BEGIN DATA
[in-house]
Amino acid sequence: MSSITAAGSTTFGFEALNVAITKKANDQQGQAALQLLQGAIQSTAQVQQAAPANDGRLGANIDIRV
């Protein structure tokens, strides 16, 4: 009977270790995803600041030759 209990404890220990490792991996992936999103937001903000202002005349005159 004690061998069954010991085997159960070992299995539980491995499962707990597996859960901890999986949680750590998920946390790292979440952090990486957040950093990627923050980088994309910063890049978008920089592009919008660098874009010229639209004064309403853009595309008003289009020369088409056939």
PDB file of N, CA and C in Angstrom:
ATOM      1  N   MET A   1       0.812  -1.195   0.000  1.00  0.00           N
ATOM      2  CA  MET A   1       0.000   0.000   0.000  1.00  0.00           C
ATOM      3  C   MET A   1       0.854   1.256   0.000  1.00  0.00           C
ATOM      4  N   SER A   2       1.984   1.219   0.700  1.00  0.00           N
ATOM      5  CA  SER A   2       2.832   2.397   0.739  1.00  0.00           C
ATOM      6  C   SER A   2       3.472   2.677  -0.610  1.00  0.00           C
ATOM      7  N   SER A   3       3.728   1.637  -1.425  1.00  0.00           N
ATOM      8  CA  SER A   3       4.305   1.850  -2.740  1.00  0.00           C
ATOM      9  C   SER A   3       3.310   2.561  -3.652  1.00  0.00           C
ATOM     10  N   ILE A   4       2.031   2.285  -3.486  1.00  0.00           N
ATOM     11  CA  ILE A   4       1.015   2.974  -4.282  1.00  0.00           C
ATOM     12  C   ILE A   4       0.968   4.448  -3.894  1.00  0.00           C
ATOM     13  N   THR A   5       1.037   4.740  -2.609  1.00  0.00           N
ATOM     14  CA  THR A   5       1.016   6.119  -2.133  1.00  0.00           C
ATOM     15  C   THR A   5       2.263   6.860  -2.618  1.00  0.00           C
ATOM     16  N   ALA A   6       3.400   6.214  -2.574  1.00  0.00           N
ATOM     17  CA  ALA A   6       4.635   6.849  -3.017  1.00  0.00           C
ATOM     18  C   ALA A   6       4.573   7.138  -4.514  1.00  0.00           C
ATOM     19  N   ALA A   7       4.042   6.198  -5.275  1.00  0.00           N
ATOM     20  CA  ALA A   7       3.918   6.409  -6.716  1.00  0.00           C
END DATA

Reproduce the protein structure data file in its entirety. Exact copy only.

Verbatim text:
[in-house]
Amino acid sequence: MSSITAAGSTTFGFEALNVAITKKANDQQGQAALQLLQGAIQSTAQVQQAAPANDGRLGANIDIRV
């Protein structure tokens, strides 16, 4: 009977270790995803600041030759 209990404890220990490792991996992936999103937001903000202002005349005159 004690061998069954010991085997159960070992299995539980491995499962707990597996859960901890999986949680750590998920946390790292979440952090990486957040950093990627923050980088994309910063890049978008920089592009919008660098874009010229639209004064309403853009595309008003289009020369088409056939």
PDB file of N, CA and C in Angstrom:
ATOM      1  N   MET A   1       0.812  -1.195   0.000  1.00  0.00           N
ATOM      2  CA  MET A   1       0.000   0.000   0.000  1.00  0.00           C
ATOM      3  C   MET A   1       0.854   1.256   0.000  1.00  0.00           C
ATOM      4  N   SER A   2       1.984   1.219   0.700  1.00  0.00           N
ATOM      5  CA  SER A   2       2.832   2.397   0.739  1.00  0.00           C
ATOM      6  C   SER A   2       3.472   2.677  -0.610  1.00  0.00           C
ATOM      7  N   SER A   3       3.728   1.637  -1.425  1.00  0.00           N
ATOM      8  CA  SER A   3       4.305   1.850  -2.740  1.00  0.00           C
ATOM      9  C   SER A   3       3.310   2.561  -3.652  1.00  0.00           C
ATOM     10  N   ILE A   4       2.031   2.285  -3.486  1.00  0.00           N
ATOM     11  CA  ILE A   4       1.015   2.974  -4.282  1.00  0.00           C
ATOM     12  C   ILE A   4       0.968   4.448  -3.894  1.00  0.00           C
ATOM     13  N   THR A   5       1.037   4.740  -2.609  1.00  0.00           N
ATOM     14  CA  THR A   5       1.016   6.119  -2.133  1.00  0.00           C
ATOM     15  C   THR A   5       2.263   6.860  -2.618  1.00  0.00           C
ATOM     16  N   ALA A   6       3.400   6.214  -2.574  1.00  0.00           N
ATOM     17  CA  ALA A   6       4.635   6.849  -3.017  1.00  0.00           C
ATOM     18  C   ALA A   6       4.573   7.138  -4.514  1.00  0.00           C
ATOM     19  N   ALA A   7       4.042   6.198  -5.275  1.00  0.00           N
ATOM     20  CA  ALA A   7       3.918   6.409  -6.716  1.00  0.00           C